While most of us have been brushing our teeth since we were only a few years old, most of us are doing it wrong. The truth is that while brushing your teeth is such an ingrained habit, most of us are in serious need of a tooth brushing brush up when it comes to technique. These bad habits can lead to cavities and gum disease. Here are a few tips to help you brush up on your tooth brushing skills.
Mistake No. 1: Not Using the Right Toothbrush
Most people simply choose a toothbrush based on price or name brand, but most don’t consider the size of their mouths when picking a toothbrush. You shouldn’t have to strain to open your mouth in order to accommodate your toothbrush. If you are, you are using a toothbrush that is too big. So, consider the size of your mouth when choosing a brush. The comfortable the brush is, the more likely you are to use it, which is the number one goal of any dentist.
Next, you need to consider which one is better for you: Electric or manual?
It’s an individual preference, however, if you are someone who doesn’t put out a lot of effort to brush your teeth, definitely choose the electric version. However, if you are vigorous brusher, then a manual brush work just fine.
Mistake No. 2: Not Picking the Right Bristles
Do the shape and angle of the bristles of your toothbrush really matter? Most dentists say no. It’s more about the way you brush your teeth rather than the way the way the bristles line up in the brush that matter. However, the same doesn’t hold true for the stiffness of your bristles. You should choose bristles that are just stiff enough to remove plaque but don’t harm your gums and other soft tissues of the mouth. The ADA recommends using a soft bristled brush at all times. Stiffer bristles will harm soft tissues and your teeth and that damage cannot be reversed. Also, choose synthetic bristles over natural to prevent bacterial growth.
Mistake No. 3: Not Brushing Often Enough or Long Enough
While you think you are brushing your teeth enough by hitting them with a brush in the morning and before bed, most dentists recommend you brush three times a day. This will prevent bacterial plaque from building up and causing tartar buildup, increasing your risk for painful inflammation and other problems. Additionally, you should brush for at least two minutes, however three is recommended. In order to do this properly, divide your mouth up into sections and focus on cleaning each section for a segment of those three minutes to ensure a thorough cleaning.
Mistake No. 4: Brushing Too Often or Too Hard
When you brush your teeth, you should never apply more pressure that it takes to actually touch the brush to the surface of your teeth. And, while most of us are guilty of not brushing enough, some are causing damage by brushing too often. By brushing too hard and too often, you are actually irritating your teeth and gums and creating painful irritation. This can also erode enamel, which can’t be replaced. Instead, avoid these problems by brushing three times a day, very gently, and for three minutes every day.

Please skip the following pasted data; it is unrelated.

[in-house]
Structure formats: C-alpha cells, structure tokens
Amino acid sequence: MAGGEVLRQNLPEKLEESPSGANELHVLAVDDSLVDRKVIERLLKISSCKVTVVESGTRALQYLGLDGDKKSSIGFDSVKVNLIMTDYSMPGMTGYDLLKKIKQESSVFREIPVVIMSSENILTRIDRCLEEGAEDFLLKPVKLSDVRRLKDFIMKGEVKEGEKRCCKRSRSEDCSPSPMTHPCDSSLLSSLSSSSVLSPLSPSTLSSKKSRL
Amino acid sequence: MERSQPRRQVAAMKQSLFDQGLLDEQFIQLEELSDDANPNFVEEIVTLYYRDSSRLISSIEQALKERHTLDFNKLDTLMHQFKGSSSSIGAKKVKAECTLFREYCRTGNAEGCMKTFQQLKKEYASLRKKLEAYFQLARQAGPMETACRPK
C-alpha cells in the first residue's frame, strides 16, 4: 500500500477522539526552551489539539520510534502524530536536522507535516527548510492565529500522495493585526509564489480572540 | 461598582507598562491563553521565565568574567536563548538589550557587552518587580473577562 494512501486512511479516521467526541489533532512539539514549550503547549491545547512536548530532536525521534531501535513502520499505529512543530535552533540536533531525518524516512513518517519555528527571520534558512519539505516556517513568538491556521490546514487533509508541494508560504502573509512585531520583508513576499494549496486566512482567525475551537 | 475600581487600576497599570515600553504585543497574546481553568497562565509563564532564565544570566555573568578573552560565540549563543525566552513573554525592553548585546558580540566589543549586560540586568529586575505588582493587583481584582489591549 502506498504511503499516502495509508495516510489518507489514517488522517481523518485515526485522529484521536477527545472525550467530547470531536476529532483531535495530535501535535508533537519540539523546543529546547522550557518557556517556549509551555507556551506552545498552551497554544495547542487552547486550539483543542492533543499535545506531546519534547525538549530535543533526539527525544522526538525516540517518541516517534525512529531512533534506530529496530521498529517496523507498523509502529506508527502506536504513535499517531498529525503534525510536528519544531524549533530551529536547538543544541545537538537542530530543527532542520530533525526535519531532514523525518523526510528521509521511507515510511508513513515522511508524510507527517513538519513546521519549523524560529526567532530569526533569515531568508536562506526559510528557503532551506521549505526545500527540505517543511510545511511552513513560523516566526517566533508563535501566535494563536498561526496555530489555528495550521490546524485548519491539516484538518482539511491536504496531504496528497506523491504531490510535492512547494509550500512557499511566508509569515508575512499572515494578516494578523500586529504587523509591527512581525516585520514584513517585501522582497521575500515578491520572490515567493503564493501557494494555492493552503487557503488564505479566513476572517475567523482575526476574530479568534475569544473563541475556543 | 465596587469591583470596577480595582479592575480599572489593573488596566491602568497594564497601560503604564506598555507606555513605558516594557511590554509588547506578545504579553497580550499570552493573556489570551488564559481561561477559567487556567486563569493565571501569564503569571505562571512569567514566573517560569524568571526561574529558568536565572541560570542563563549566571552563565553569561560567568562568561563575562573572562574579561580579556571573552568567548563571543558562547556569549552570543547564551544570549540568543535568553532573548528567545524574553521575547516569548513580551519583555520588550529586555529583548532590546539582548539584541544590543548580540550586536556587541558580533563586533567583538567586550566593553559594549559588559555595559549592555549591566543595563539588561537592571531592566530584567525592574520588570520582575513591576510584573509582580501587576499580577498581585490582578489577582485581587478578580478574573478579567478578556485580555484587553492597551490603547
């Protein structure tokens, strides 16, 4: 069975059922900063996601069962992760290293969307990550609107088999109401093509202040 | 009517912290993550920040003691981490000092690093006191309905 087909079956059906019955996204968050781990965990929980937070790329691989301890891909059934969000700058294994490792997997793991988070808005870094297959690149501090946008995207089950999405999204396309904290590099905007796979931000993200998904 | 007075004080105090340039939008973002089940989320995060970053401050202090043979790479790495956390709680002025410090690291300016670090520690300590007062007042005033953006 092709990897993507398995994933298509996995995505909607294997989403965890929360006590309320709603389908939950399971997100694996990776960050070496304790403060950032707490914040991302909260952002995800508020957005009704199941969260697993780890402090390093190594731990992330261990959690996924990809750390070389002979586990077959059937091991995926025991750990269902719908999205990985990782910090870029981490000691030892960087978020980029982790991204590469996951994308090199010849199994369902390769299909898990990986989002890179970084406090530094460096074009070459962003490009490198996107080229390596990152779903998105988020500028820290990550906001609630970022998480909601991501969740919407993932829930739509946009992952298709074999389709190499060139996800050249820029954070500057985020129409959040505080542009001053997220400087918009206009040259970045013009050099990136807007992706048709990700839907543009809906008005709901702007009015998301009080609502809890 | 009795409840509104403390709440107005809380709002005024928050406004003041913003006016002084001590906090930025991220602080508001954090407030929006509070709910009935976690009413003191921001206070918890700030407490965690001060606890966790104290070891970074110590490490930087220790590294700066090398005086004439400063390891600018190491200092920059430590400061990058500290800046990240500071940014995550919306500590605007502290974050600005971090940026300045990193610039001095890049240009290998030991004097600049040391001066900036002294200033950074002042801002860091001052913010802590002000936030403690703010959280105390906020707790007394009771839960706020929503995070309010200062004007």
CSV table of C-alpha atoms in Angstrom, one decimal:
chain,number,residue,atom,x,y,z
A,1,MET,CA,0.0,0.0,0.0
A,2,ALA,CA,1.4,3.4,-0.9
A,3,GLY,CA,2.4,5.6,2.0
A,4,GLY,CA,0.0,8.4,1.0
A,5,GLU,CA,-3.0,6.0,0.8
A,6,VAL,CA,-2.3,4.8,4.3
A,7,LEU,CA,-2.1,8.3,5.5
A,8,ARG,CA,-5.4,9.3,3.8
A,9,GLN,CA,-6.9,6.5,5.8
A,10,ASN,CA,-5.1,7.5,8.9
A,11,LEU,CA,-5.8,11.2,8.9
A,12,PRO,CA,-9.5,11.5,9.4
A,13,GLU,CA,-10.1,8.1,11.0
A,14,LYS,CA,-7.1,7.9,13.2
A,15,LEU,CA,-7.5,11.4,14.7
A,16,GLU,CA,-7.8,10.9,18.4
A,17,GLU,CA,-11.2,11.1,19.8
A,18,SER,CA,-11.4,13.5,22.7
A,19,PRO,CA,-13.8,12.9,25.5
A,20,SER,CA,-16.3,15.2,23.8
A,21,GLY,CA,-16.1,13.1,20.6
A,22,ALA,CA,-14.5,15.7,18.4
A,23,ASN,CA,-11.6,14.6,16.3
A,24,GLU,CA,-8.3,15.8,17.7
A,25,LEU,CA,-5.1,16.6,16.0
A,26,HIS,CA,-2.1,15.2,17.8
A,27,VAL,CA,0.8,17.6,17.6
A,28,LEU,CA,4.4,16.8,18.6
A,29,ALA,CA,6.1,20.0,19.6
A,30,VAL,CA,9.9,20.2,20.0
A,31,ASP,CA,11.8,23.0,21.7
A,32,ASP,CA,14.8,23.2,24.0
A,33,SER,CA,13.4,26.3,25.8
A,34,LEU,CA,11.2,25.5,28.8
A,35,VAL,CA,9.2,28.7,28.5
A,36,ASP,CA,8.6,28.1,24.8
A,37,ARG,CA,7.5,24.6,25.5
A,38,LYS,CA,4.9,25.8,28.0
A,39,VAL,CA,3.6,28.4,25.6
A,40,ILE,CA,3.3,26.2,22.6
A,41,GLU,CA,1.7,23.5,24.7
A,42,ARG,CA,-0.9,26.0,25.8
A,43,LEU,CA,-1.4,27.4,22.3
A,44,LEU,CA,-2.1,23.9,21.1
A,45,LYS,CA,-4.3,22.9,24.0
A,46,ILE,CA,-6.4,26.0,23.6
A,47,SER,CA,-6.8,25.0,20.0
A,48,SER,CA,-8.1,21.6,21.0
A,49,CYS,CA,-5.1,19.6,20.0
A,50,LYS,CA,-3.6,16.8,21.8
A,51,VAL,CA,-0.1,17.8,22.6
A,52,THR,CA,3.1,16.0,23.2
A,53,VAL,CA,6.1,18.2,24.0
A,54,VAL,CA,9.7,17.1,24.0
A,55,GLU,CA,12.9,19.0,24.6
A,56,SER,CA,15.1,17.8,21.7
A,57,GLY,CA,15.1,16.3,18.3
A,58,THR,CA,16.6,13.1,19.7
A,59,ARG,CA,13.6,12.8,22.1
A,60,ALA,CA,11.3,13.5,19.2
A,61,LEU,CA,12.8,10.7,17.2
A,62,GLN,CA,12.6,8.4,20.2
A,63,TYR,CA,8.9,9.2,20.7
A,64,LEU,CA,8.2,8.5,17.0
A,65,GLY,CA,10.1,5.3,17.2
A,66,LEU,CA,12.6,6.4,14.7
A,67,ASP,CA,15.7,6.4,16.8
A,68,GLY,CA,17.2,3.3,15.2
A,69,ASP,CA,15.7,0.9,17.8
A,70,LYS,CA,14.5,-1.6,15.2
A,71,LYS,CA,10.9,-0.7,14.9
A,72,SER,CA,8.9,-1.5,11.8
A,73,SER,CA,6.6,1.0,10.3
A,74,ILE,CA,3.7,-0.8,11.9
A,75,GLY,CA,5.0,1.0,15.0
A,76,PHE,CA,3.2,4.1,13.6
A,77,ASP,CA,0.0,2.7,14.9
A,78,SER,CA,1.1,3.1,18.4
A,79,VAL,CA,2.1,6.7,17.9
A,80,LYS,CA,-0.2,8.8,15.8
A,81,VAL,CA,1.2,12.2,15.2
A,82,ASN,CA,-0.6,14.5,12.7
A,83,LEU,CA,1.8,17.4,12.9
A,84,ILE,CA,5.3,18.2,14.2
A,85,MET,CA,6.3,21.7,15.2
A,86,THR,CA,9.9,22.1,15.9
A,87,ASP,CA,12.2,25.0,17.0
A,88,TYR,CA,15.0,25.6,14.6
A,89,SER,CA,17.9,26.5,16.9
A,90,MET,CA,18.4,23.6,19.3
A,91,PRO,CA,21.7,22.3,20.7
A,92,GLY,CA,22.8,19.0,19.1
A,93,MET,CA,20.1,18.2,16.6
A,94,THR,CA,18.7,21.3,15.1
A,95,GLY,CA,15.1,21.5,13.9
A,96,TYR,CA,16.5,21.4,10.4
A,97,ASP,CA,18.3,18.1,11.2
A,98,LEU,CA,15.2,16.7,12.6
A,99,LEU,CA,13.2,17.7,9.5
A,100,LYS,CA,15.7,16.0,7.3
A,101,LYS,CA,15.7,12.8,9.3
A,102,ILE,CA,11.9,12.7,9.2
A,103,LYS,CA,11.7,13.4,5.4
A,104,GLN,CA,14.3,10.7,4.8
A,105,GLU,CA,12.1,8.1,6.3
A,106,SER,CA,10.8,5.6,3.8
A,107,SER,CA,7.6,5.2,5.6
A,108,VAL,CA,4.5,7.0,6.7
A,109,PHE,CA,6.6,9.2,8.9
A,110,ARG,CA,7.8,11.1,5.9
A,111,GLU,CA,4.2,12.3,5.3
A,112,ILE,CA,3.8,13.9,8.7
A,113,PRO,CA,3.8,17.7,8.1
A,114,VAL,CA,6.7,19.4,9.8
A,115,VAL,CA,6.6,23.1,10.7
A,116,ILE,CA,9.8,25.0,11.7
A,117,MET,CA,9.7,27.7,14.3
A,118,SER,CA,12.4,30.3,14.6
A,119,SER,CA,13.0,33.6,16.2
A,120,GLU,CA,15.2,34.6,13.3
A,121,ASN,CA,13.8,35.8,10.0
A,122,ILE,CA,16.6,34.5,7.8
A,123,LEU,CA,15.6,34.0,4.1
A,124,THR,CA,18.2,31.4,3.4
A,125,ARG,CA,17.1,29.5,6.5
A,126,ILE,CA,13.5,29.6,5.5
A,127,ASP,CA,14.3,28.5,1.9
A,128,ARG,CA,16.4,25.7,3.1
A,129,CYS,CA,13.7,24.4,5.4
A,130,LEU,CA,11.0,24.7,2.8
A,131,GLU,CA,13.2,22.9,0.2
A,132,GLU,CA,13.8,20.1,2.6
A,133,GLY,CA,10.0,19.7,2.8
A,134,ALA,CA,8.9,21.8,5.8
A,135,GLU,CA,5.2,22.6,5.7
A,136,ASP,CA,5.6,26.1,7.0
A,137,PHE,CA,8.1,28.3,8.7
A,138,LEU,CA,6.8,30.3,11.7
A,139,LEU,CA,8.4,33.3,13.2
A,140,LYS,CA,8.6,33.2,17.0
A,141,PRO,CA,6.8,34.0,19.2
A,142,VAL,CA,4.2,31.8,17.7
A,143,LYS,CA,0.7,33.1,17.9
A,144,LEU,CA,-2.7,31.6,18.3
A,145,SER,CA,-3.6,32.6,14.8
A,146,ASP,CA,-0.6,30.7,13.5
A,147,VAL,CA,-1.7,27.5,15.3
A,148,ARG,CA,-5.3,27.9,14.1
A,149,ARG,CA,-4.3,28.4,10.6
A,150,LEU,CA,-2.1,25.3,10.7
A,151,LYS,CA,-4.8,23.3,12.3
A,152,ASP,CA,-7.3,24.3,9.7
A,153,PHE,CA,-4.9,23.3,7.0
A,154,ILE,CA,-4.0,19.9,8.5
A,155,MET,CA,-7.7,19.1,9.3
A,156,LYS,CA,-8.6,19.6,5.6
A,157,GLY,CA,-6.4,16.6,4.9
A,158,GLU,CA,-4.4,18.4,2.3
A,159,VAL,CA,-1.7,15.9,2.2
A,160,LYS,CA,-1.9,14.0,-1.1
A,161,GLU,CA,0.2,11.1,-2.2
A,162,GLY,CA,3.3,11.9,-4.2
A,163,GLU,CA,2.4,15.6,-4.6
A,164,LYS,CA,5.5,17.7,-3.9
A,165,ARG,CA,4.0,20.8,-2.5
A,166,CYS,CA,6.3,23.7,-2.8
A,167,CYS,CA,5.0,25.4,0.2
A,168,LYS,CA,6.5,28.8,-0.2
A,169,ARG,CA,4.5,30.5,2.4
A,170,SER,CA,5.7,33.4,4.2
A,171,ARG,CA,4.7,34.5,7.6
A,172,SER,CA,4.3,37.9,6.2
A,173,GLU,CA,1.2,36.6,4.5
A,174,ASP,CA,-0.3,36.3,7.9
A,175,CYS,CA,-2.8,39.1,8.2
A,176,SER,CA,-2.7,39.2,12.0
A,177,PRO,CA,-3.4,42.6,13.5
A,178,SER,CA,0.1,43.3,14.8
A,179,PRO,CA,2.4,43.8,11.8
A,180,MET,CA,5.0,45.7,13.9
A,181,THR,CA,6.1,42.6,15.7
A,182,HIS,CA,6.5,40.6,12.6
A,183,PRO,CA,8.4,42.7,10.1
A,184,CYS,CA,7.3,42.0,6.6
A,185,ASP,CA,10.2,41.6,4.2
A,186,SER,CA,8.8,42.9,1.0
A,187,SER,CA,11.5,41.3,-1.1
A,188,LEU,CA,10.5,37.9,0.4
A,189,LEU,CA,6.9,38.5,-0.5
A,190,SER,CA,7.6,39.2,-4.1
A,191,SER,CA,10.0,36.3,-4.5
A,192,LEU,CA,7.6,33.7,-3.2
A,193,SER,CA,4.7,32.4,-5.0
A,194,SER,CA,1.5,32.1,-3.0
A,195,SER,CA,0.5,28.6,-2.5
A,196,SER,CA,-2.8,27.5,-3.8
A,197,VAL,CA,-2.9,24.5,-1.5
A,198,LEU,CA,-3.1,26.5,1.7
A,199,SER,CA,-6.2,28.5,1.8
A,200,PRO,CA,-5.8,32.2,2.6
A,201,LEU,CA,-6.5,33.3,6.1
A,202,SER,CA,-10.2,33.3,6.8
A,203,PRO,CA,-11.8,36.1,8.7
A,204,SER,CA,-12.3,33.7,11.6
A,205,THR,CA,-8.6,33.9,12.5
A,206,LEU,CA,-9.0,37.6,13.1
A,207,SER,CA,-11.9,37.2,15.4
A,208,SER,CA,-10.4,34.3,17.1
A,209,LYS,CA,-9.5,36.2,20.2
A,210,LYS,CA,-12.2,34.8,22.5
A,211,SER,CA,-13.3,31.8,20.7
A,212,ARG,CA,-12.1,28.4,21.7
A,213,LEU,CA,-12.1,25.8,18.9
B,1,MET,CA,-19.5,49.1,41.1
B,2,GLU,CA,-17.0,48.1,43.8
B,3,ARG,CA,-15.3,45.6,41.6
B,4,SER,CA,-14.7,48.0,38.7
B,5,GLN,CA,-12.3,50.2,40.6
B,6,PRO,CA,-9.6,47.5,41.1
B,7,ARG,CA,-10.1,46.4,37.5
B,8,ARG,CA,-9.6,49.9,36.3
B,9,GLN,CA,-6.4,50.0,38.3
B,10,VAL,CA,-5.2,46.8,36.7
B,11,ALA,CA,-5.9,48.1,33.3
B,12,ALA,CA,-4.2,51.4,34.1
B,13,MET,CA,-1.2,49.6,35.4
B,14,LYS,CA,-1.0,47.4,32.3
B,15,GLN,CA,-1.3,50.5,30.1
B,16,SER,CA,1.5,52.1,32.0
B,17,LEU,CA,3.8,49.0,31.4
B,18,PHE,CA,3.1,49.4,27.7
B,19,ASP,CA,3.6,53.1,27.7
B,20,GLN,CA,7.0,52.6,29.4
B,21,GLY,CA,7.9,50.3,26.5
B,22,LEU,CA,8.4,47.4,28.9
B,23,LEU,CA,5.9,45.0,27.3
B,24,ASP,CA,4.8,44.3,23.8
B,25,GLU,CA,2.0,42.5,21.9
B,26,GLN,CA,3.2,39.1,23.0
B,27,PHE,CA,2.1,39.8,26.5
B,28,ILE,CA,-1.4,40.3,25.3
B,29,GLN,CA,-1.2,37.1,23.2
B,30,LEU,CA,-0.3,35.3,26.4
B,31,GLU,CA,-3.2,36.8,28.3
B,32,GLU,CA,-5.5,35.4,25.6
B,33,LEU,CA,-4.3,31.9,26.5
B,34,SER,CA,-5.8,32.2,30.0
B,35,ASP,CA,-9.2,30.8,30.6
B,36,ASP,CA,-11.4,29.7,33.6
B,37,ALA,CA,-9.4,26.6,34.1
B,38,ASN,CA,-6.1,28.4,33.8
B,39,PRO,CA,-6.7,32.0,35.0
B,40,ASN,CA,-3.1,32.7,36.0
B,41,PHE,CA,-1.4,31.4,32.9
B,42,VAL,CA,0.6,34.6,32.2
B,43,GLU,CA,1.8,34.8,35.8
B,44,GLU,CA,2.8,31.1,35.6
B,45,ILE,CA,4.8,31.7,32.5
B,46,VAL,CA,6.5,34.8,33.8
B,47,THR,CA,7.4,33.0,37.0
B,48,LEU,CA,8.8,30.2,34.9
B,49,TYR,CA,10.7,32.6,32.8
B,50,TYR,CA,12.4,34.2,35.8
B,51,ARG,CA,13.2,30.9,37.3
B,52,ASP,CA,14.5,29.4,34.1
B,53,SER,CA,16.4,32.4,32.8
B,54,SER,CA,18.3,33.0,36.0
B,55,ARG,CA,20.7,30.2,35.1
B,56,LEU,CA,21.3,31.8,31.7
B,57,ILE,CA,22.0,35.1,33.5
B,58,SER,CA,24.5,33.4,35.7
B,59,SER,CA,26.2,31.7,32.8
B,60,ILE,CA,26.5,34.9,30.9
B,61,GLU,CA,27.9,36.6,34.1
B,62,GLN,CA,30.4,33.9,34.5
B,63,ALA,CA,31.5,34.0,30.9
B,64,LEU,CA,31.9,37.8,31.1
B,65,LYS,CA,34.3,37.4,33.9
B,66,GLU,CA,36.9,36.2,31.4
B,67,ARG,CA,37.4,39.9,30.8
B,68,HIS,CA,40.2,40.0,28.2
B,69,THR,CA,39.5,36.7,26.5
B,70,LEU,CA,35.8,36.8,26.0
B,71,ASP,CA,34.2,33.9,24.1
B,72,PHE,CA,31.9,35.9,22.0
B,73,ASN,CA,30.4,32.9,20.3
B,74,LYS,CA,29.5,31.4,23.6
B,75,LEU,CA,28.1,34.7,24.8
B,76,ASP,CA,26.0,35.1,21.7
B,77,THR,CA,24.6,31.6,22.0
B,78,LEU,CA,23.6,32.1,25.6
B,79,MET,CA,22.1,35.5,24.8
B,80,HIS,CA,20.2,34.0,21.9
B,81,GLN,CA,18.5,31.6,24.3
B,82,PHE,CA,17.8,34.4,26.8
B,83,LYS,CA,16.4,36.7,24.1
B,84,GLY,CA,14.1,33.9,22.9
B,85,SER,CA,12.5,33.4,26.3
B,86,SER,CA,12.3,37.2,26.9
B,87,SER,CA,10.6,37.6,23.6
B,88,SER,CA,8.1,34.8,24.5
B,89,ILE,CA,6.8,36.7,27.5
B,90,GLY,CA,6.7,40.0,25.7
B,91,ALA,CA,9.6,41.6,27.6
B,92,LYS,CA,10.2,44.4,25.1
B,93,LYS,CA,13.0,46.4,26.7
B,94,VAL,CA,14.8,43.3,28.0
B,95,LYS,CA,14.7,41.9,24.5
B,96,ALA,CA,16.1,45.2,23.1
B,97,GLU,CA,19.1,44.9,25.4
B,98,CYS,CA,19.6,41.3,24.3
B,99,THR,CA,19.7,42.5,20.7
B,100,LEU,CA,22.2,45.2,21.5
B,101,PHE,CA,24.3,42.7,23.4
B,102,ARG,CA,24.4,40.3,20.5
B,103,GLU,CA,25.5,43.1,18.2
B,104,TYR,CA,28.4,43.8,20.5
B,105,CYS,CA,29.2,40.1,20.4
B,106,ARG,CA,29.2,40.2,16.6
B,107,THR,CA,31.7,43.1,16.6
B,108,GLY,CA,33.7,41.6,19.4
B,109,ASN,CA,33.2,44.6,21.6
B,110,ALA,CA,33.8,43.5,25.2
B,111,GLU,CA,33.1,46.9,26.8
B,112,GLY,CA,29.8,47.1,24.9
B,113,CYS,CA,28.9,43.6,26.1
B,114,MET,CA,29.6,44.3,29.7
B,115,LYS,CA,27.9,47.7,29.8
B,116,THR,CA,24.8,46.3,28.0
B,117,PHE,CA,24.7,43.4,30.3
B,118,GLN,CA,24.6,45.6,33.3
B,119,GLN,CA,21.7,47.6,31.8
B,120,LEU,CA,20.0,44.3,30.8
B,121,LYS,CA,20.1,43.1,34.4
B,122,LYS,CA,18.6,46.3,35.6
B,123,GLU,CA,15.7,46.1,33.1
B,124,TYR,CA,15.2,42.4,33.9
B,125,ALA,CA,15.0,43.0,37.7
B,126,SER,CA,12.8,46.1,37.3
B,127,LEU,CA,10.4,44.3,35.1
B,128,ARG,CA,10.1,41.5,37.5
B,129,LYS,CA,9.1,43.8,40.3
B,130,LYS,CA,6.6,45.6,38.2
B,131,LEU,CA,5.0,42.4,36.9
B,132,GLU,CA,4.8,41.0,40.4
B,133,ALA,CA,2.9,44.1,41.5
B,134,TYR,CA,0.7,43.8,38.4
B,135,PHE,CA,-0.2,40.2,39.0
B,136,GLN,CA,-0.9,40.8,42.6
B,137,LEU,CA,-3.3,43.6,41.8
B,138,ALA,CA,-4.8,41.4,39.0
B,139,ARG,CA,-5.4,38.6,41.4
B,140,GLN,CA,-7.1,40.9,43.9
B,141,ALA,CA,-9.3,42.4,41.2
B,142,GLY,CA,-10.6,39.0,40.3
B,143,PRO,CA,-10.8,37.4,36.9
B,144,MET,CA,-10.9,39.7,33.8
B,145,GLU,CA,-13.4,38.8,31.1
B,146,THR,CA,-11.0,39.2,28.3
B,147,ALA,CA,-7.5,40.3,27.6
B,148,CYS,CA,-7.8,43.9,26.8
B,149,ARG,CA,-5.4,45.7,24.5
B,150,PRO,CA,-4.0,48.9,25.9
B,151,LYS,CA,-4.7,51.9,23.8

Mistake No. 5: Not Brushing Correctly
When we brush, many of us subscribe to the long, sloppy, horizontal strokes that run the brush along the gumline. However, this can cause abrasions and lead to infection. Rather than sanding your gums and teeth with your tooth brush, angle the brush at a 45 degree angle and use short, vertical strokes to clean your teeth without causing damage. Make sure that you clean both the outer and inner surfaces of your teeth using this same motion as well as your tongue.
Mistake No. 6: Starting in the Same Place Each Time
While you might not think it would matter, by starting in the same place every time you brush your teeth, you actually clean the same sections of your mouth over and over while neglecting other sections. Start in different areas to ensure a thorough cleaning.
Mistake No. 7: Skipping Inner Tooth Surfaces
This one is a no-brainer. However, many people simply forget to brush the inside surfaces of the teeth. Even though you can’t see it, plaque builds up on these surfaces as well as on the outside and it’s important to remove it. It’s important to concentrate on the area along the inside of the lower teeth as this is the most commonly missed area.
Mistake No. 8: Not Following Up With a Rinse
There is bacteria on the plaque that forms on your teeth. This is what you are removing when you brush your teeth. However, If you don’t rinse your mouth and your toothbrush after every brush, then the bacteria will simply remain and grow. This means that you aren’t completely removing the bacteria when you brush and you are reintroducing bacteria into your mouth that is living on your toothbrush. Rinse your mouth and your toothbrush after every brushing to ensure a fresh start every time you brush.
Mistake No. 9: Not Letting the Toothbrush Dry
In addition, if you don’t let your toothbrush dry after every brushing then it will harbor bacteria, which you will put back into your mouth the next time you brush. So, improve the health of your toothbrush and shake it out before you put it away so that it has a better chance of drying between brushing.
Mistake No. 10: Not Changing the Toothbrush Often Enough
Most dentists recommend that you get a new toothbrush at least every three months or whenever it begins to look frayed and worn. A visual inspection is the best way to ensure that you are replacing your brush often enough, but never let it go longer than three months to ensure optimal performance. The American Dental Association recommends getting a new brush every three or four months, or even sooner if the bristles look frayed.